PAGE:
Terrapin Study: A Summary

Alas, our journey together has come to an end. It seems like a daunting task to draw a summary of such an enlightening and fun summer, but here we are. Just to lay out the setting of our summary…


We finished our last turtle run on July 26 with a total of 78 turtles and no recaptures. We found a single nesting beach with several predated clutches but no successful clutches were found in the research area. Here are some of the numbers from our final stats:


Out of our 78 turtles, 34 were female.

The average length of the female shell carapace was 14.98529 cm.

The average width was 11.30294 cm.

The average depth was 6.264706 cm.

And the average age of our caught females was 6.25 years.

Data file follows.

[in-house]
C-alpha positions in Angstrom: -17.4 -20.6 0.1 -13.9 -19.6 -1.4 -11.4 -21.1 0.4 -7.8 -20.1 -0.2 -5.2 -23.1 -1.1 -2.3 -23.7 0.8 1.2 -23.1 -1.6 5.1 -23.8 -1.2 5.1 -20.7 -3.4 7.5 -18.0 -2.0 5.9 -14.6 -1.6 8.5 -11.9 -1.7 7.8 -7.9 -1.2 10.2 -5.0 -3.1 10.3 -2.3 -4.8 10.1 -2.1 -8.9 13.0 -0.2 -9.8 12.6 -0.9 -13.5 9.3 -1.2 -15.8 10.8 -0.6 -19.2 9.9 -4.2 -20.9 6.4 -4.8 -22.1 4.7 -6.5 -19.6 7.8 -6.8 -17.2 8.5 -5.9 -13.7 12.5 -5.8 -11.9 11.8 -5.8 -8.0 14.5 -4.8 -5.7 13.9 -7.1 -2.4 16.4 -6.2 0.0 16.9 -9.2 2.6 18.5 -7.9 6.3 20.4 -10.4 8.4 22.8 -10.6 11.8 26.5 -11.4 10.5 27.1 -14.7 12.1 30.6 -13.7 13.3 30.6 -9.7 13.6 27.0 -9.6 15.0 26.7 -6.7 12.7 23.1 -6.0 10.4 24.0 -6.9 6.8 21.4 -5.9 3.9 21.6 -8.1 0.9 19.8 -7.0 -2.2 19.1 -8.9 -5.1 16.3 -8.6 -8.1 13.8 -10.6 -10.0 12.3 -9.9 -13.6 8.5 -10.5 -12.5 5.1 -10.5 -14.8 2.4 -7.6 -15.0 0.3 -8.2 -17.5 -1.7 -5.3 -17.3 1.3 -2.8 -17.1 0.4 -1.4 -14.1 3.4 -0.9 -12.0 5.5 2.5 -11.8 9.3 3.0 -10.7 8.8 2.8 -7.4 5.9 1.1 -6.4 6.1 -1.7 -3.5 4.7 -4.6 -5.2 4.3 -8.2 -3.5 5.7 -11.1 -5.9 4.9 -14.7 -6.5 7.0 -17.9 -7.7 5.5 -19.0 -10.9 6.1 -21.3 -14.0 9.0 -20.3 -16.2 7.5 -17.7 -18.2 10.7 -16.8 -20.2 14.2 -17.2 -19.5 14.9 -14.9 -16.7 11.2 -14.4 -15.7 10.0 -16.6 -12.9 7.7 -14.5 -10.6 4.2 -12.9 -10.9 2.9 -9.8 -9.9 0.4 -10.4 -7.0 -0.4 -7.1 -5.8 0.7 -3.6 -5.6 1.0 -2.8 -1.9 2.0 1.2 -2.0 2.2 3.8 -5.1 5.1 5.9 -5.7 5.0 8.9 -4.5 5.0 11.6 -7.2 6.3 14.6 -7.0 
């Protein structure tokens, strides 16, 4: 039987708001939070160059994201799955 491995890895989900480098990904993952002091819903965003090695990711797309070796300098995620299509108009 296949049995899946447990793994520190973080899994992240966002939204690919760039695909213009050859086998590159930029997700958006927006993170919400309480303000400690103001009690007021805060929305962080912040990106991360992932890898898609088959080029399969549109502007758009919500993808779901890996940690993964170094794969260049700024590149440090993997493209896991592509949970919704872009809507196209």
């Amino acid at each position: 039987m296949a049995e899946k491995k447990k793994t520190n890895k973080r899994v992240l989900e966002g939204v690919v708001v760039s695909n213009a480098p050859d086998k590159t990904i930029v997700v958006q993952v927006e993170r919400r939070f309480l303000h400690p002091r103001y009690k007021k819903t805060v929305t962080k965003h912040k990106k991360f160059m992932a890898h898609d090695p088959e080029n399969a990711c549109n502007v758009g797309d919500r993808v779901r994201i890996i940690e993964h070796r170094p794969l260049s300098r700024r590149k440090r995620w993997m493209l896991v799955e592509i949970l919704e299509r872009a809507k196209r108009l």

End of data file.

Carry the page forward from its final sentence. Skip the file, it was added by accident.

Out of our 78 turtles, 44 were male.

The average length of the male shell carapace was 10.98182 cm.

The average width was 8.336364 cm.

The average depth was 4.752273 cm.

And the average age of our caught males was 3.84375 years.

As this was an observational study the main things we are testing are differences between sexes (as the pots in each bay had roughly the same number of turtles caught in each over the research period. Other than that, the one peculiarity in our study was the lack of recaptures, which points to either an infinite population size (unlikely), a high level of terp death (hopefully unlikely) or a method for the turtles to leave the area without significant amounts fo energy being spent in the attempt. Our most likely culprit is the last explanation.

As of right now, I am still running some numbers and writing out our findings, so nothing is certain. However, being able to interact with these animals and with the people I was able to meet along the way was truly an experience I’ll never forget. I’d like to give a shoutout to my lab professor Dr. Randy Chambers and my lab mates, as well as my amazing research partner Justin Mitchell! This has been another fantastic summer full of interesting findings and a lot of fun! I can’t wait to see what this year has in store!